Phoenix theophrasti

Family: Arecaceae    Palm Tree

Common Name: Theophrastus Date Palm

Common Synonymy:
Cretan Date Palm

Cold Hardiness Zone: 8b     View the UK and US zone maps

Identification:
Stems solitary or clustered, erect or ascending, slender to massive, often clothed in old leaf bases. Leaves: sheath fibers soft; petiole not split at base, armed, base not split, not forming crownshaft; blade pinnate; plication induplicate; segments lanceolate, in 1 or more planes; apices acute; basal segments modified into stout spines. Inflorescences axillary within crown of leaves, paniculate, ascending, much shorter than leaves, with 1 order of branching, alike in staminate and pistillate plants; prophyll often caducous, conspicuous, becoming boat-shaped, short; peduncular bracts absent; rachillae glabrous. Staminate flowers borne singly along rachillae; calyx cupulate, 3-lobed; petals 3, free, valvate; stamens 6, free; pistillode inconspicuous or absent. Pistillate flowers borne singly on rachillae; calyx cupulate, 3-lobed; petals 3, imbricate, free; staminodial ring cupulate or deeply 6-lobed; pistils 3 (only 1 developing), distinct; stigmas small. Fruits drupes, berrylike, fleshy; exocarp blackish brown, smooth; mesocarp fleshy or fibrous; endocarp papery. Seeds 1, elongate; endosperm homogeneous; embryo lateral [basal]; eophyll undivided, lanceolate. This palm has a stem measuring up to 35 centimeters across, and a dense crown of long, spiky leaves, which become a striking silvery blue-green colour once mature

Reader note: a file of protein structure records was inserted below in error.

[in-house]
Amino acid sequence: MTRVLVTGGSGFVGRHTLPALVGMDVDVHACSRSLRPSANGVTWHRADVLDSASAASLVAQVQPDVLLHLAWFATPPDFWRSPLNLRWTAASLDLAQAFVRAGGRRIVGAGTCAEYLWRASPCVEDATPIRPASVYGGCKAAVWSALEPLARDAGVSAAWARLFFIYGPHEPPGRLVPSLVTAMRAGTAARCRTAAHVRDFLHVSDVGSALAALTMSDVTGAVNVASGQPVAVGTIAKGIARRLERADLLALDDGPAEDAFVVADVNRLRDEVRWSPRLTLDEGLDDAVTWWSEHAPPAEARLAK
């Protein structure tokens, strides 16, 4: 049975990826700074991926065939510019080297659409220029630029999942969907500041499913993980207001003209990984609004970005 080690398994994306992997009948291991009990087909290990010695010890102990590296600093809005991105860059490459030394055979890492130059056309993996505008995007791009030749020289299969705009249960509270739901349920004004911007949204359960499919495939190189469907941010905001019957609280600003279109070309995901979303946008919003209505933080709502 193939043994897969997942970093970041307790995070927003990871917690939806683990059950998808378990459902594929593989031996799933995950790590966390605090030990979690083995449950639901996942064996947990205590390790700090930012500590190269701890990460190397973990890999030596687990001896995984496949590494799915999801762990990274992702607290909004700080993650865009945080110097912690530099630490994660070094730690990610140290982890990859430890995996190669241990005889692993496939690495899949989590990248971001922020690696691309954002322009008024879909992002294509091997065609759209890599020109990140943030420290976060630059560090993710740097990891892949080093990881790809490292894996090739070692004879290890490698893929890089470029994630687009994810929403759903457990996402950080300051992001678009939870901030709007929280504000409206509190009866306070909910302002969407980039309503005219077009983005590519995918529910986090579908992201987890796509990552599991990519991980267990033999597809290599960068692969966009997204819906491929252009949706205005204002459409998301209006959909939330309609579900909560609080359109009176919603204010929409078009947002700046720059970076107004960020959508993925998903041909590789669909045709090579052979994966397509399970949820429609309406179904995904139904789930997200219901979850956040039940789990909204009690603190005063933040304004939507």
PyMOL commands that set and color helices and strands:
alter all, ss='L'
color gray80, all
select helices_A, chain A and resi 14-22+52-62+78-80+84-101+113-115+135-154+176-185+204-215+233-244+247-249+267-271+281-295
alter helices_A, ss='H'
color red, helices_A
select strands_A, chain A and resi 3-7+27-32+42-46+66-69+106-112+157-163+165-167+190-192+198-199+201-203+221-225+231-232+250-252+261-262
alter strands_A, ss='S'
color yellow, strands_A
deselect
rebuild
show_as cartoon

General Information:
This is the cold-hardiest of the date palms. Similar in all its parts to the true date palm Phoenix dactylifera. Native to the eastern Mediterranean, the Cretan date palm is one of only two palm species endemic to Europe. Classified as Lower Risk / Near Threatened on the IUCN Red List 2007.

Distribution:

Native to, Greece, Turkey

Eight subpopulations are found on the Greek Island of Crete, with the largest at Vai containing a few thousand individuals, and four subpopulations occur along the southwest coast of the Datça Peninsula, Turkey. The Cretan data palm prefers to grow in the damp sandy beds of valleys and temporary streams, but it can also be found on rocky ground. It tends to grow fairly close to the sea, and does not occur above an altitude of 250 metres.

Location: Crete, Turkey (35.186493°N, 26.271057°E)

Observations
Map may not represent the complete natural distribution. (Markers display observation data).


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